Gulf Coast Consortia announces Dunn Foundation seed grants for cancer, mold infection, hearing and neuron research
HOUSTON – (Dec. 11, 2014) – Four teams of scientists at Rice University and other Gulf Coast Consortia (GCC) institutions have earned research seed grants from the John S. Dunn Collaborative Research Awards.
Winning projects include research on invasive mold infections, neural mechanisms that control carbon dioxide and oxygen levels in the blood, remediation for chemotherapy-induced hearing loss and ways to maximize radiation of tumors with gold nanoparticles. The program also will fund a multidisciplinary workshop at the intersection of regenerative medicine, neuroscience and neuroengineering.
The 10-year program began in 2008 to support new collaborations between researchers at Rice’s BioScience Research Collaborative (BRC) and their partners at other institutional members of the GCC. The program is funded by the John S. Dunn Foundation and administered by the GCC.
Research seed grants are awarded annually and are worth up to $100,000 each. The workshop award is $8,000. The awards support projects that foster interdisciplinary and multi-institutional research at the BRC.
Invasive Mold Infections
Antonios Mikos of Rice and Dimitrios Kontoyiannis of the University of Texas MD Anderson Cancer Center are seeking a way to treat necrotizing invasive mold infections suffered by patients with suppressed immune systems. The infections are difficult to treat because the mold invades and disrupts blood vessels needed to deliver antifungal medications.
The researchers will combine their expertise in biomaterials and fungi to develop an injectable polymer membrane to deliver both an antifungal medication and growth factors to stimulate blood vessel development and wound healing. When exposed to blue light, the polymer would solidify into a membrane that delivers medication and protects the damaged area but degrades as new skin cells grow over the wound.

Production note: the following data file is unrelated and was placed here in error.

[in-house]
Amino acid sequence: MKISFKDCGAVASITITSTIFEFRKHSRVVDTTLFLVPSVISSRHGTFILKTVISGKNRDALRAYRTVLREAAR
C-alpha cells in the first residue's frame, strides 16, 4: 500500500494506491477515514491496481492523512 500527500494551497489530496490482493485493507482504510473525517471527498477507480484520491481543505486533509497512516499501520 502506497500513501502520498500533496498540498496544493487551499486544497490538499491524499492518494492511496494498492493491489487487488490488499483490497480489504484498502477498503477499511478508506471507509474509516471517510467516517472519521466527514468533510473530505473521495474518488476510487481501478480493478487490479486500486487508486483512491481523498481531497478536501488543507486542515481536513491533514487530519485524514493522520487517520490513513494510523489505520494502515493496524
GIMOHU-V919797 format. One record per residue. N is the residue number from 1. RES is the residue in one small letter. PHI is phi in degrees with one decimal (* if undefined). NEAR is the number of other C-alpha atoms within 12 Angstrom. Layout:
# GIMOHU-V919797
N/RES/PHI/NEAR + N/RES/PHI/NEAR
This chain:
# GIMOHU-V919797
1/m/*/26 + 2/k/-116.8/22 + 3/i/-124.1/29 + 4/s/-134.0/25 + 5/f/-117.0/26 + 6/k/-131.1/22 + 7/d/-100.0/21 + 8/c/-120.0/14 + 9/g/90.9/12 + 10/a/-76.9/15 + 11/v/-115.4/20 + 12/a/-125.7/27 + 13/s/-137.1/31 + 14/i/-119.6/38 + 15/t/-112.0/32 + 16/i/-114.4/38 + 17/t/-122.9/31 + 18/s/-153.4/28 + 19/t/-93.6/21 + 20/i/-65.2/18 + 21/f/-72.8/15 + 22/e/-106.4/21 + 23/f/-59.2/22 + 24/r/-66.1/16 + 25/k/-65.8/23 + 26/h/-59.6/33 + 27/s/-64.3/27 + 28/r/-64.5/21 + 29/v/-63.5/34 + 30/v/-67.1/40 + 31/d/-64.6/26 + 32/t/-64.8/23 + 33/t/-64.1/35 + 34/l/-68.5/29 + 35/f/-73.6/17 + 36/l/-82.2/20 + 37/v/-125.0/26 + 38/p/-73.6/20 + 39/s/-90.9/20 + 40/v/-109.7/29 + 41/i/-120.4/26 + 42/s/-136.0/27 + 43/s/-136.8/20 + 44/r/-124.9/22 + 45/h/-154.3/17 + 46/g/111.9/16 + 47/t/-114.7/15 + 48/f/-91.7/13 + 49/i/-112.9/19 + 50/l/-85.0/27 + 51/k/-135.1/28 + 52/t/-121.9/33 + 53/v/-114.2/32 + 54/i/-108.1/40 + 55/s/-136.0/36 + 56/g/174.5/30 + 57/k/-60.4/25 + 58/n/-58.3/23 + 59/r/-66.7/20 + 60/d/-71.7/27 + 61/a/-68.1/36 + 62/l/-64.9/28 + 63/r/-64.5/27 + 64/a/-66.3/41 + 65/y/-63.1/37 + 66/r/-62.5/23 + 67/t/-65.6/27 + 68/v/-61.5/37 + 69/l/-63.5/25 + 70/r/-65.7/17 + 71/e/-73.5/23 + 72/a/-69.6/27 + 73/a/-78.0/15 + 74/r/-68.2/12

Mikos is the Louis Calder Professor of Bioengineering and Chemical and Biomolecular Engineering and a professor of chemistry and materials science and nanoengineering, and director of the Center for Excellence in Tissue Engineering at Rice. Kontoyiannis is the Frances King Black Endowed Professor and deputy head of the Division of Internal Medicine at MD Anderson.
Chemotherapy-induced hearing loss
Fred Pereira of Baylor College of Medicine and James Tour of Rice will study ways to stem the side effects of widely used cisplatin chemotherapy compounds that kill cancer cells by damaging DNA. One disabling side effect is damage to normal nondividing cells in such organs as the inner ear, which can lead to high-frequency hearing loss that can progress to lower-frequency loss and tinnitus.
Pereira and his colleagues will take advantage of nontoxic nanoparticle antioxidant polyethylene glycol-functionalized hydrophilic carbon clusters developed by the Tour group to protect against cisplatin-induced hearing loss by maintaining the integrity of the stria vascularis and cochlear blood-labyrinth barrier. The researchers also hope the treatment might prevent such other side effects as kidney and brain damage.